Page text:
Fighting Fire

Young firefighters spray water on fire
Before lighting fire, please check for any local burn restrictions.

Resources for Fighting Wildfires

DNR is Washington state’s wildfire fighting force, with more than 1,300 employees trained and available to fight fires as needed. This includes more than 800 permanent DNR employees, 550 seasonal employees, about 120 wildland fire engines, nine helicopters and six single engine air tankers, which are under contract with DNR.
Check out DNR's Wildfire Prevention for safety tips on preventing wildfires.
Additionally, the Washington State Department of Corrections works with DNR on a voluntary Correctional Camps Program that provides job training for approximately 250 incarcerated individuals while meeting the state’s need for more wildland firefighters and firefighting support. Corrections crew members are able to earn minimal funds while providing cost-efficient support.
DNR works with private contractors ahead of each fire season to bring in equipment and services when additional resources are needed. We have standing agreements with hundreds of private businesses willing to work in support of our efforts, plus access to a national network of thousands more.
These resources are intended to protect our state’s forests so that they can grow, livelihoods are protected, and the public is kept safe.   
Report wildfires to 911
You may also call 800-562-6010 to report wildfires on DNR-protected land.

Initial Attack

DNR bases crews and equipment out of dozens of locations across the state in order to fight wildfire efficiently across 13 million acres of private, state and tribal-owned forestlands. When conditions allow, DNR's aviation and helitack resources are often an important part of the agency's rapid response efforts.
While the majority of wildfires are human-caused, and therefore hard to predict, lightning storms can sometimes be forecasted. When lightning is expected and fire conditions are concerning, don’t be surprised if you see DNR Wildfire crews pre-positioned out in the field in order to respond quickly.
DNR's initial attack efforts strive to put fires our quickly; our goal is to see that nine out of every ten fires on DNR-protected lands are out before they ever exceed 10 acres.

Pre-season Training

DNR works to provide training to hundreds of men and women with cooperating agencies each year. This includes members of our national guard, local fire districts, equipment operators, and our own crews. Training together ensures a safe and effective wildfire response. 

Coordinated Partners

Either local DNR region wildland firefighting forces or local fire districts, particularly if the fire is near a community, may be the first to respond to a wildfire. That's why DNR works to provide local fire districts with training and equipment in advance of fire season. Having the ability to quickly suppress wildfires means being better able to protect natural resources, public safety and property. It also means there’s less chance that the fire will grow and expand.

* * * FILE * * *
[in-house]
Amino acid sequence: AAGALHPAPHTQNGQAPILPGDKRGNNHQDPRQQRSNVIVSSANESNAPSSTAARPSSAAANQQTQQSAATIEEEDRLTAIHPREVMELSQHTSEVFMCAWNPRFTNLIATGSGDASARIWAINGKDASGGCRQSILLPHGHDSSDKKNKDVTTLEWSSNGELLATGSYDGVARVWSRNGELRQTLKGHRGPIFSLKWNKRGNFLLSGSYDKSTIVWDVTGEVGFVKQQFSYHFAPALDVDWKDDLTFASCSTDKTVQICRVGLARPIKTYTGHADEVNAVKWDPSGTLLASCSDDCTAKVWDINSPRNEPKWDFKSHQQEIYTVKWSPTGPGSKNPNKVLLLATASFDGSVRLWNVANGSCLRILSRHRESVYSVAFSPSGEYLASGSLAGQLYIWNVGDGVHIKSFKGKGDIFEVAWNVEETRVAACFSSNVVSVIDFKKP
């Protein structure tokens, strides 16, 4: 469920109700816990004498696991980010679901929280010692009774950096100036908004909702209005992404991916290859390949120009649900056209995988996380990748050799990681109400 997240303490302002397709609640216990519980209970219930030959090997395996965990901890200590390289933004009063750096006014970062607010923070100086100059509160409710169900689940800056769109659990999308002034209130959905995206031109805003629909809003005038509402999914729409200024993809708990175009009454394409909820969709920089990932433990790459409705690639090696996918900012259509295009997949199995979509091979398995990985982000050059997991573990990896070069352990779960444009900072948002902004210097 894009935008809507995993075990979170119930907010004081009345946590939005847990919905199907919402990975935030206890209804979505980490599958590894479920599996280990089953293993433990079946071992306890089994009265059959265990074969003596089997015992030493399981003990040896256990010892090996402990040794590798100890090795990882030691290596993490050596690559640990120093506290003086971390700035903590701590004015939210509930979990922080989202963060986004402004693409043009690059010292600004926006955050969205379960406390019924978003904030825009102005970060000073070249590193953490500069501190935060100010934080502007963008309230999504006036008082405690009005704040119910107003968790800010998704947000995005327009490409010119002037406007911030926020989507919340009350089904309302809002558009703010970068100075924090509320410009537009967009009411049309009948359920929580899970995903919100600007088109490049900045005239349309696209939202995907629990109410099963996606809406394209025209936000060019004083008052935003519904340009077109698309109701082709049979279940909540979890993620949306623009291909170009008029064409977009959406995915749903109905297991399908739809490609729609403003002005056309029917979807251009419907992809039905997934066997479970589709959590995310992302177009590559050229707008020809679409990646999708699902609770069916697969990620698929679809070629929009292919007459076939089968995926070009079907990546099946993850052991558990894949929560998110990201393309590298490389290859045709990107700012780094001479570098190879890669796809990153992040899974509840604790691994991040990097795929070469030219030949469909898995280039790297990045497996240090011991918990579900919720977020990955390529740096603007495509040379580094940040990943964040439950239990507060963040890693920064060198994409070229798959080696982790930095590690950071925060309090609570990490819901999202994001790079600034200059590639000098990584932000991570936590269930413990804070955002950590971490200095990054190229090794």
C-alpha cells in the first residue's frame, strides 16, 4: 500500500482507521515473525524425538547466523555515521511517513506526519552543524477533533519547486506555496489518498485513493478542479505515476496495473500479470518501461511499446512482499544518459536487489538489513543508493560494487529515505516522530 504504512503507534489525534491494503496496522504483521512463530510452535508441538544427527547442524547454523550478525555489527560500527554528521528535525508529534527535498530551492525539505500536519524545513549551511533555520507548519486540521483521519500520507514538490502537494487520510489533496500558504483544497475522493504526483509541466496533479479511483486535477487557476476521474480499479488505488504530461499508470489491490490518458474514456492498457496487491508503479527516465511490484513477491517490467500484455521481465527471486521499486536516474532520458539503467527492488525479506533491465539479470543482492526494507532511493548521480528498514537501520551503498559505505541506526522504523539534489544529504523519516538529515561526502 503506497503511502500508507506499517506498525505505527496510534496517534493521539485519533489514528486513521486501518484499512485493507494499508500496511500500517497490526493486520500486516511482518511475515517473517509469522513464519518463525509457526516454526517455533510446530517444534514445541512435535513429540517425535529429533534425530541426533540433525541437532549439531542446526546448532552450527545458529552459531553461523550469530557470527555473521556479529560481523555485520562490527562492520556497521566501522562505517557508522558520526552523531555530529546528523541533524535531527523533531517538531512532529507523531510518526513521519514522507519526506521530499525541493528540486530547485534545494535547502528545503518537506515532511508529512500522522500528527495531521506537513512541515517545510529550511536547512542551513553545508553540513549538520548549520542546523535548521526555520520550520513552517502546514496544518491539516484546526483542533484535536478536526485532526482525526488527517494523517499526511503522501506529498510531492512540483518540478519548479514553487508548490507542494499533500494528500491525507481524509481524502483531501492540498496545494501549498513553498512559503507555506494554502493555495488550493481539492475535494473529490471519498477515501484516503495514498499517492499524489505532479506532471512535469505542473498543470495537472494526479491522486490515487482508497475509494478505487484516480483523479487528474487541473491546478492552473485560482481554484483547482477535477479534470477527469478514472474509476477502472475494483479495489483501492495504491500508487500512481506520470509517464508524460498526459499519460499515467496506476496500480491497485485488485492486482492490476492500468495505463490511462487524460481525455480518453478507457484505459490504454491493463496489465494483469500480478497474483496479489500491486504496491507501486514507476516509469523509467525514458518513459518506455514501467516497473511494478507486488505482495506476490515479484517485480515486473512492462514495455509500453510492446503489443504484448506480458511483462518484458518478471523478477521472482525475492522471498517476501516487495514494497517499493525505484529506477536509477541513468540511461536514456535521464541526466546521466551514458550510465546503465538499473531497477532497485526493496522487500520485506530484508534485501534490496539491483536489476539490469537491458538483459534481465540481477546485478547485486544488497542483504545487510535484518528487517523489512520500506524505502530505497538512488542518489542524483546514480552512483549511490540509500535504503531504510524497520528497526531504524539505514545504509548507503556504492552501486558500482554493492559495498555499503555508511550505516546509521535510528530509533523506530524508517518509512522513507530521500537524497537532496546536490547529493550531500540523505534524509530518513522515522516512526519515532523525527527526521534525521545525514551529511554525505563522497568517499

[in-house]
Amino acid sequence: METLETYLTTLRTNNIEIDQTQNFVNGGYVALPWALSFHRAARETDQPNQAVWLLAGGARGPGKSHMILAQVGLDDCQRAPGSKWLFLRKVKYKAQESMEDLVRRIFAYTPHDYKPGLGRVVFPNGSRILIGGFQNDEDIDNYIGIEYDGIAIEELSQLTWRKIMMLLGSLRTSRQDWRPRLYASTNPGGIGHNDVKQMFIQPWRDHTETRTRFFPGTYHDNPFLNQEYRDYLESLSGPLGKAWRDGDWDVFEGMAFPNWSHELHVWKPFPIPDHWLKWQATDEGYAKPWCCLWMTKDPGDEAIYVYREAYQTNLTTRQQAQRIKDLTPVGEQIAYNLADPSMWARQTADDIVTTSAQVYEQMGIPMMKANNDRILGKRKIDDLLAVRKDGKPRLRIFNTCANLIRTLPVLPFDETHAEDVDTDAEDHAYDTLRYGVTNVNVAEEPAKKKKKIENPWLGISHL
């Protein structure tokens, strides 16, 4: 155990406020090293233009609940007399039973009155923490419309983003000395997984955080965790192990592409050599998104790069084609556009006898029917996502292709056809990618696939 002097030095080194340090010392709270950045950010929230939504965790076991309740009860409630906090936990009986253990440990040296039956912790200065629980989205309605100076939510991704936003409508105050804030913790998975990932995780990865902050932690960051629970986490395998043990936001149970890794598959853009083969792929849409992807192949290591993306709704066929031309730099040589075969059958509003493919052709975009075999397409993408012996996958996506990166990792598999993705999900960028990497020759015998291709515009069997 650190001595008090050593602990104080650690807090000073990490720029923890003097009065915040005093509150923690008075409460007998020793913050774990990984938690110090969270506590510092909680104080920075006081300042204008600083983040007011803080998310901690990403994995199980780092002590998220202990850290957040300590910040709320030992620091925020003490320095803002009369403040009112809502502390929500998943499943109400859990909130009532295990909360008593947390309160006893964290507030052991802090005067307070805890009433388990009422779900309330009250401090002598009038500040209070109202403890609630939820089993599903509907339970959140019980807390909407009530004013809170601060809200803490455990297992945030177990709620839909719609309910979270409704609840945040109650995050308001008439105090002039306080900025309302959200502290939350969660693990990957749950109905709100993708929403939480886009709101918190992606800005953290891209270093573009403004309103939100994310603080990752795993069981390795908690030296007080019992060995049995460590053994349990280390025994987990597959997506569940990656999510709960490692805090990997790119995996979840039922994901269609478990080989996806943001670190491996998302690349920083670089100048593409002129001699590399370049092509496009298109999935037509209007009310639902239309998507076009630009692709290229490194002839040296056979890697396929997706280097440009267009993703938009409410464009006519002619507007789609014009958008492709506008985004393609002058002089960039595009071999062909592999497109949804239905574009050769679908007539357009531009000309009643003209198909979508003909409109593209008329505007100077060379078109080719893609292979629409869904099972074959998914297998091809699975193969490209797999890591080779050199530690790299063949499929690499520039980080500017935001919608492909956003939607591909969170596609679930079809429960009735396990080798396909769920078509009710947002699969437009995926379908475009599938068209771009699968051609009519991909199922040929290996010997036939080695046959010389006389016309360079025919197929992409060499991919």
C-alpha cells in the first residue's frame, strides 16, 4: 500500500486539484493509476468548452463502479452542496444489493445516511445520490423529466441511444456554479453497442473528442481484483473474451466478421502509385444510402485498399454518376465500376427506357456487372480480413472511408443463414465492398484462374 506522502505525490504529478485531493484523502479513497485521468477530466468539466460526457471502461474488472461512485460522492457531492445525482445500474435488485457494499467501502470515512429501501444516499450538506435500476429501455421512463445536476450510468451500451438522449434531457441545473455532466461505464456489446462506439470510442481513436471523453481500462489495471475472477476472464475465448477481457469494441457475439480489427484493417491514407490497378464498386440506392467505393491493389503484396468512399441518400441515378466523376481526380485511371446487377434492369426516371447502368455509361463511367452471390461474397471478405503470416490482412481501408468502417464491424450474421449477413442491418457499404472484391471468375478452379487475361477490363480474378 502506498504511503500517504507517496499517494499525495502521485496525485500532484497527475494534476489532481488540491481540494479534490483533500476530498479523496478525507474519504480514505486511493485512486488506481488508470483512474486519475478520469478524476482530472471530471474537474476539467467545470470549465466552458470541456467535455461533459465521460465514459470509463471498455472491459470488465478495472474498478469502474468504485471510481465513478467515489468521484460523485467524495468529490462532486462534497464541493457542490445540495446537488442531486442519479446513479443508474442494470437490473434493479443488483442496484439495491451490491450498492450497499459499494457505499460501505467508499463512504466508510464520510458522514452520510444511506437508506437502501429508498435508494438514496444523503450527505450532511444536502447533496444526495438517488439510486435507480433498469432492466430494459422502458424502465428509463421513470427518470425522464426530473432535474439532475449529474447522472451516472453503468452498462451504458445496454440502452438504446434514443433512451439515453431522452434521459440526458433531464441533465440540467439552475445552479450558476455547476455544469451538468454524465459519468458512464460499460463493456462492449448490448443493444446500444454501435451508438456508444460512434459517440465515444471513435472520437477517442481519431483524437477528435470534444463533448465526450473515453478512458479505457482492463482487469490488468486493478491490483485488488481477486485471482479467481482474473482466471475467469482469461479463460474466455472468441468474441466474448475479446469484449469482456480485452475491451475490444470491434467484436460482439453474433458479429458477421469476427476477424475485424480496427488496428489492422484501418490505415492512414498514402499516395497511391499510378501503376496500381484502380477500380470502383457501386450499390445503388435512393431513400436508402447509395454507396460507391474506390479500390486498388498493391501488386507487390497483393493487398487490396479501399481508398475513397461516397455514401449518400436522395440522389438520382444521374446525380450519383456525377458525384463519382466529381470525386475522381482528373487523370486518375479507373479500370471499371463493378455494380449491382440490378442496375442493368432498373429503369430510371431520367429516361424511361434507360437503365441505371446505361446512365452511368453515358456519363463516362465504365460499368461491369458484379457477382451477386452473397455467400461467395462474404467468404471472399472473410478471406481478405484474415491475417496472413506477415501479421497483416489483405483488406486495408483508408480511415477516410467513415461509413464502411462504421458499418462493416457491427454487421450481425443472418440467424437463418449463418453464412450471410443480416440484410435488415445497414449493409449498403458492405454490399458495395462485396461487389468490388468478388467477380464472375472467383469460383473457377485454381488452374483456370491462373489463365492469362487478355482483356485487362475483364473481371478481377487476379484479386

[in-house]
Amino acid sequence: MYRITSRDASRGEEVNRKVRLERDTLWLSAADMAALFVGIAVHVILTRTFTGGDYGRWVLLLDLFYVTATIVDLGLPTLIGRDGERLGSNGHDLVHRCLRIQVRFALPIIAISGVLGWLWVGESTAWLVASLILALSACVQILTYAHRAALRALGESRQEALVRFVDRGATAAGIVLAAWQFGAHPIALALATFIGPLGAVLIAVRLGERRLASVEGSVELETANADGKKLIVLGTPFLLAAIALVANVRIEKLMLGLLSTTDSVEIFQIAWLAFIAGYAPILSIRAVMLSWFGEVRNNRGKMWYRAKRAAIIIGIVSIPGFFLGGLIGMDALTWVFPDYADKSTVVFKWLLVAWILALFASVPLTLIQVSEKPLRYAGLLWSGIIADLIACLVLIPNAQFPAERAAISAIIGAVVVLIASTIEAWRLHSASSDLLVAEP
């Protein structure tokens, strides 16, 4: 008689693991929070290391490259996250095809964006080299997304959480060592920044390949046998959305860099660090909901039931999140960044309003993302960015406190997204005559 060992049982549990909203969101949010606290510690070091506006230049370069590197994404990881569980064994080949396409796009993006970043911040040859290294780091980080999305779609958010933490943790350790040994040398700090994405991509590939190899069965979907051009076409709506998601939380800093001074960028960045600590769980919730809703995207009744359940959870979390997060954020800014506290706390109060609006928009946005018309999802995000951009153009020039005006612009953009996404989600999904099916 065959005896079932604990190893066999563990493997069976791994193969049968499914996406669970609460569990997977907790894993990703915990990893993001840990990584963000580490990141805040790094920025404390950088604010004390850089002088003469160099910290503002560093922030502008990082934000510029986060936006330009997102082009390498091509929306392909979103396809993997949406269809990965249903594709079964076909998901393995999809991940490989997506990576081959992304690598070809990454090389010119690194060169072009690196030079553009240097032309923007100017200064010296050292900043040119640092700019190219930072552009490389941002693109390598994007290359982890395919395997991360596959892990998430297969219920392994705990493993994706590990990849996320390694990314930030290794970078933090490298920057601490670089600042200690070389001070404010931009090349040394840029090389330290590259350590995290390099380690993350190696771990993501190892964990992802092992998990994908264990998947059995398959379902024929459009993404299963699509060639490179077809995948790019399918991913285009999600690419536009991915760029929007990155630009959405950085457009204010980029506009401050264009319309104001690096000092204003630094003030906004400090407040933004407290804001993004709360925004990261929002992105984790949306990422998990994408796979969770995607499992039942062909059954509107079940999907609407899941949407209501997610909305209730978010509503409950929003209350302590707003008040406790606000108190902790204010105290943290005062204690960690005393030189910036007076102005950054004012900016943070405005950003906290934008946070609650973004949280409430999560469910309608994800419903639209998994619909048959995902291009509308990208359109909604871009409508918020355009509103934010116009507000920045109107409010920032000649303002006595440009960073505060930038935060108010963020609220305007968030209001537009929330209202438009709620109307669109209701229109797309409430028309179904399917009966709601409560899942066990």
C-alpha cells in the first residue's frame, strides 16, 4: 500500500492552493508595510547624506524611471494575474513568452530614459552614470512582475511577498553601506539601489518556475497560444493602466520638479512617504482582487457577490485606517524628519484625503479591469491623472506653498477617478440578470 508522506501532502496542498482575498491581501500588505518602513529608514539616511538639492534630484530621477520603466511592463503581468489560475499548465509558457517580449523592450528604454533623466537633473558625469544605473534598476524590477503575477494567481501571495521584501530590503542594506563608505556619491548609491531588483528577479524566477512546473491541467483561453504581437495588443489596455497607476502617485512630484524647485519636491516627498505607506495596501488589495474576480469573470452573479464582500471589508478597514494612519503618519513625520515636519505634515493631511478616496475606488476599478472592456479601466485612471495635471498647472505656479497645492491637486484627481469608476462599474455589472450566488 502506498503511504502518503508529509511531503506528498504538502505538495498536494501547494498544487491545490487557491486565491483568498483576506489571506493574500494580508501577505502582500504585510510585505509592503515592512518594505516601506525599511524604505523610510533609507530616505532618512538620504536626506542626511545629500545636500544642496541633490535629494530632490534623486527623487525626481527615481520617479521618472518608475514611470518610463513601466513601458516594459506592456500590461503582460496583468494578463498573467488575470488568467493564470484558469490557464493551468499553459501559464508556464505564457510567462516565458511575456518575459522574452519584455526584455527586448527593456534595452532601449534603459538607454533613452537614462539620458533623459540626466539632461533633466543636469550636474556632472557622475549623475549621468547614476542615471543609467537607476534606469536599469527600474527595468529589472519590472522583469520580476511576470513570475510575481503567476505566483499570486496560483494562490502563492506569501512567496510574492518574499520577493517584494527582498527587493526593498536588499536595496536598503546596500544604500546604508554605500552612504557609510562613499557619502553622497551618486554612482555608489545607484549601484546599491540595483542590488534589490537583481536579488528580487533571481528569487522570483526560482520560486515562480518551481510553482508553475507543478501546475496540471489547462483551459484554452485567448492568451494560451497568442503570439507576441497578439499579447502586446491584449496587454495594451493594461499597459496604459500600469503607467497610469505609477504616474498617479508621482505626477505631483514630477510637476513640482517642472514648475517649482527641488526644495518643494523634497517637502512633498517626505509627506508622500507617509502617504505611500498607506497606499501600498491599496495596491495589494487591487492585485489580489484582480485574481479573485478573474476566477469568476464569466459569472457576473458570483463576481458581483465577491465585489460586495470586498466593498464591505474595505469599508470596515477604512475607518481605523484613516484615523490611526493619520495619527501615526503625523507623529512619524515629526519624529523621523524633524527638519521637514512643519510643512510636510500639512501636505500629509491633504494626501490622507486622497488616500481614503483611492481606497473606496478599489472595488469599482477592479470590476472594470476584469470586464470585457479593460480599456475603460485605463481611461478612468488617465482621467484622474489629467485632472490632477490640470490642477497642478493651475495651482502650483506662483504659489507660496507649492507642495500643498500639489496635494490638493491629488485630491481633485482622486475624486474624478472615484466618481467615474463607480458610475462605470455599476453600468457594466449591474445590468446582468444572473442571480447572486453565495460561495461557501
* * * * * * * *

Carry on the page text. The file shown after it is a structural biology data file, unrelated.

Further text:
DNR participates with the Northwest Coordination Center to manage interagency resources. Local districts may call on DNR resources to assist their efforts. DNR region offices may also call on agency-wide resources, local fire districts and agency partners for aid. When a response requires more crews, support staff or equipment, additional support is requested from other statewide-partners with firefighting capabilities, or may escalate to a nation-wide requests. If a wildfire grows to considerable size and complexity, DNR may further request an Incident Management Team. When this occurs, the fire is turned over to a highly experienced wildfire management team which commands of all the interagency resources in collaboration with local expertise until the situation has passed and the fire is released back to the local DNR region.

Behind-the-scenes Support

DNR staff, correctional crews and others keep firefighters fed and base camps running smoothly. These camps are not open to the unescorted public for security reasons, to protect efficiency and because firefighters may be catching up on much-needed sleep at any time of the day or night. Please respect their privacy.
Base camps are also unable to accept donated items, which we suggest are better used by coordinated local, non-profit service providers. When needed, incident managers may work through these local groups regarding supplies.
Base camp tours for school children and others may be coordinated, if the situation allows, with a fire’s Public Information Officer (PIO). With a PIO's help, coordinated visits can provide a glimpse of base camp life in a way that doesn't disrupt the important work underway. 

Firefighting Jobs

Do you want to do something meaningful and rewarding this summer? Do you enjoy physical, sometimes strenuous, labor? DNR is always looking for dedicated individuals to help protect Washington’s natural resources from wildfire. Seasonal, temporary firefighting jobs are offered statewide.
If you would like to become a firefighter for DNR, check out what job opportunities are available. If you missed the opportunity for this year, check back with us at the beginning of the new year.
For Washington's in-state interagency firefighting partners, DNR hosts fire training academies to provide quality wildland fire training at no-cost. Each academy uses local, state and federal firefighters' expertise to teach the courses.